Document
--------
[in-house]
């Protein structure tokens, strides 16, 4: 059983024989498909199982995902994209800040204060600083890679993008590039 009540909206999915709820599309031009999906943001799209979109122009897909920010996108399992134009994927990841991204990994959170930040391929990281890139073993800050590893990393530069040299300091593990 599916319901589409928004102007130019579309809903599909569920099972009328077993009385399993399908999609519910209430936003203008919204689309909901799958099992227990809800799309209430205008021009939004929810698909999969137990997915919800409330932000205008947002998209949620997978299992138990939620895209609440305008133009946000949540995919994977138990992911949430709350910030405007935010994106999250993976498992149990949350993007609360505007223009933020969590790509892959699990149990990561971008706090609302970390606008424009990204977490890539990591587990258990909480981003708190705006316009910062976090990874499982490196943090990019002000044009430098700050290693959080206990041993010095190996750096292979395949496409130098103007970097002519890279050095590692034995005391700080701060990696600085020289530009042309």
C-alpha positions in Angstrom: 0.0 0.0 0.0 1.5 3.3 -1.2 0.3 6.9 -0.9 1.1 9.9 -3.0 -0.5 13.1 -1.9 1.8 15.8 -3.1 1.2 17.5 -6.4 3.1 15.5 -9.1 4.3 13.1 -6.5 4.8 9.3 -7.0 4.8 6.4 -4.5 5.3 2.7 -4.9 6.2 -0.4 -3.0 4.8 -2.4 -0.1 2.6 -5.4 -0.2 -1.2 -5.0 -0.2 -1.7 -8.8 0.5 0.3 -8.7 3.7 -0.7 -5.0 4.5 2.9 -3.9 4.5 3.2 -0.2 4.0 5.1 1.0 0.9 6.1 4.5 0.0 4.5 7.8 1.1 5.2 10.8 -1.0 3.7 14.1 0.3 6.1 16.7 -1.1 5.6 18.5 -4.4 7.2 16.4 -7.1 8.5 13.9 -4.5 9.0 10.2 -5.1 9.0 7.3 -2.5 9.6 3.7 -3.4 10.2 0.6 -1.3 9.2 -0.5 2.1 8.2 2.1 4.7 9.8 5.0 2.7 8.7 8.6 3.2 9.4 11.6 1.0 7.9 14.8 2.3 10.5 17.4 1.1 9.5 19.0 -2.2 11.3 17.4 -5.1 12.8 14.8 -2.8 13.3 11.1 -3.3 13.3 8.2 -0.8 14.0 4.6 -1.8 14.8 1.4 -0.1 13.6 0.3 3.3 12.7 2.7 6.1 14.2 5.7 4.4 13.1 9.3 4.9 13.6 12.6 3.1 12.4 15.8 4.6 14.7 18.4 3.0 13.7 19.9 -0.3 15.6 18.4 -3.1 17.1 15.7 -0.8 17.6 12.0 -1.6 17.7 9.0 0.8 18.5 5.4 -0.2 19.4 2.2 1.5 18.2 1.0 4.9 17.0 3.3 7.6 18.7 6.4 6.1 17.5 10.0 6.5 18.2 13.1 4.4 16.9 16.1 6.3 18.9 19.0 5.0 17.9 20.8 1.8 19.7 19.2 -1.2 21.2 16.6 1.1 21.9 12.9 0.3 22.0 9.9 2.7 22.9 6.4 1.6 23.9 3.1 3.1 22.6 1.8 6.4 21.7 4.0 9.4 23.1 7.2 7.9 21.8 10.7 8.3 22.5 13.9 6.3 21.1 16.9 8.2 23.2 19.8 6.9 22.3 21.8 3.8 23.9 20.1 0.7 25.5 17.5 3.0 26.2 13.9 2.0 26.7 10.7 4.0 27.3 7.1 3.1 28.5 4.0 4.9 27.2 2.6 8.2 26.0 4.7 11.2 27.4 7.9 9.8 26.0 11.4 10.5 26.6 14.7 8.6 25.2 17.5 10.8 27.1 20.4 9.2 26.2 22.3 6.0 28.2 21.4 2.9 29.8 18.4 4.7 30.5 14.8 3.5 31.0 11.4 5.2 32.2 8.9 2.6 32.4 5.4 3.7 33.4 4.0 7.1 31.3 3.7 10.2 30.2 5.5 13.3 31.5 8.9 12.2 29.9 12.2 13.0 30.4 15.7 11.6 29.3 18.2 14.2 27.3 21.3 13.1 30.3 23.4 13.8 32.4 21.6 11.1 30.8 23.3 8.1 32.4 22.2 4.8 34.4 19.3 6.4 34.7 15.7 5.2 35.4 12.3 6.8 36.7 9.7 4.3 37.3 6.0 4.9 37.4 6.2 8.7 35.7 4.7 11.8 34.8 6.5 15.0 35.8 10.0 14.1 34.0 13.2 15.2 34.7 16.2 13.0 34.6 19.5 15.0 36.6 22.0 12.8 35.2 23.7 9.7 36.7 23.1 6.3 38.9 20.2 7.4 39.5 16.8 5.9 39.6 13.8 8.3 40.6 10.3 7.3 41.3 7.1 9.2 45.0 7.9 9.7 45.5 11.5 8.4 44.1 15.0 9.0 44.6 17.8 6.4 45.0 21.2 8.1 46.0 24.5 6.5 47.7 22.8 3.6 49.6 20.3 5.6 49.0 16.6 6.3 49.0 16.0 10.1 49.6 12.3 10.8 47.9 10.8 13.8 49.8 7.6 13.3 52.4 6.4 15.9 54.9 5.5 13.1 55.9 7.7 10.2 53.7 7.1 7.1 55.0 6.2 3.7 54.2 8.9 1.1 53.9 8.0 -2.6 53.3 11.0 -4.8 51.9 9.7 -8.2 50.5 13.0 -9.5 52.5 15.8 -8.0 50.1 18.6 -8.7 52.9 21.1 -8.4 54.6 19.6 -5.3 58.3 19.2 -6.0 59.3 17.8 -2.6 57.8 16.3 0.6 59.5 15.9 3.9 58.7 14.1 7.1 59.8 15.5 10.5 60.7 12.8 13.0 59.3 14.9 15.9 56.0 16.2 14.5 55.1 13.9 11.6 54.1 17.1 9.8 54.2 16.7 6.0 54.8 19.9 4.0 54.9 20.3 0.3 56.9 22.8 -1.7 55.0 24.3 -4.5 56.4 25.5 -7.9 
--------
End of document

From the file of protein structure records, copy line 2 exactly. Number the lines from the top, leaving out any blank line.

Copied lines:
């Protein structure tokens, strides 16, 4: 059983024989498909199982995902994209800040204060600083890679993008590039 009540909206999915709820599309031009999906943001799209979109122009897909920010996108399992134009994927990841991204990994959170930040391929990281890139073993800050590893990393530069040299300091593990 599916319901589409928004102007130019579309809903599909569920099972009328077993009385399993399908999609519910209430936003203008919204689309909901799958099992227990809800799309209430205008021009939004929810698909999969137990997915919800409330932000205008947002998209949620997978299992138990939620895209609440305008133009946000949540995919994977138990992911949430709350910030405007935010994106999250993976498992149990949350993007609360505007223009933020969590790509892959699990149990990561971008706090609302970390606008424009990204977490890539990591587990258990909480981003708190705006316009910062976090990874499982490196943090990019002000044009430098700050290693959080206990041993010095190996750096292979395949496409130098103007970097002519890279050095590692034995005391700080701060990696600085020289530009042309």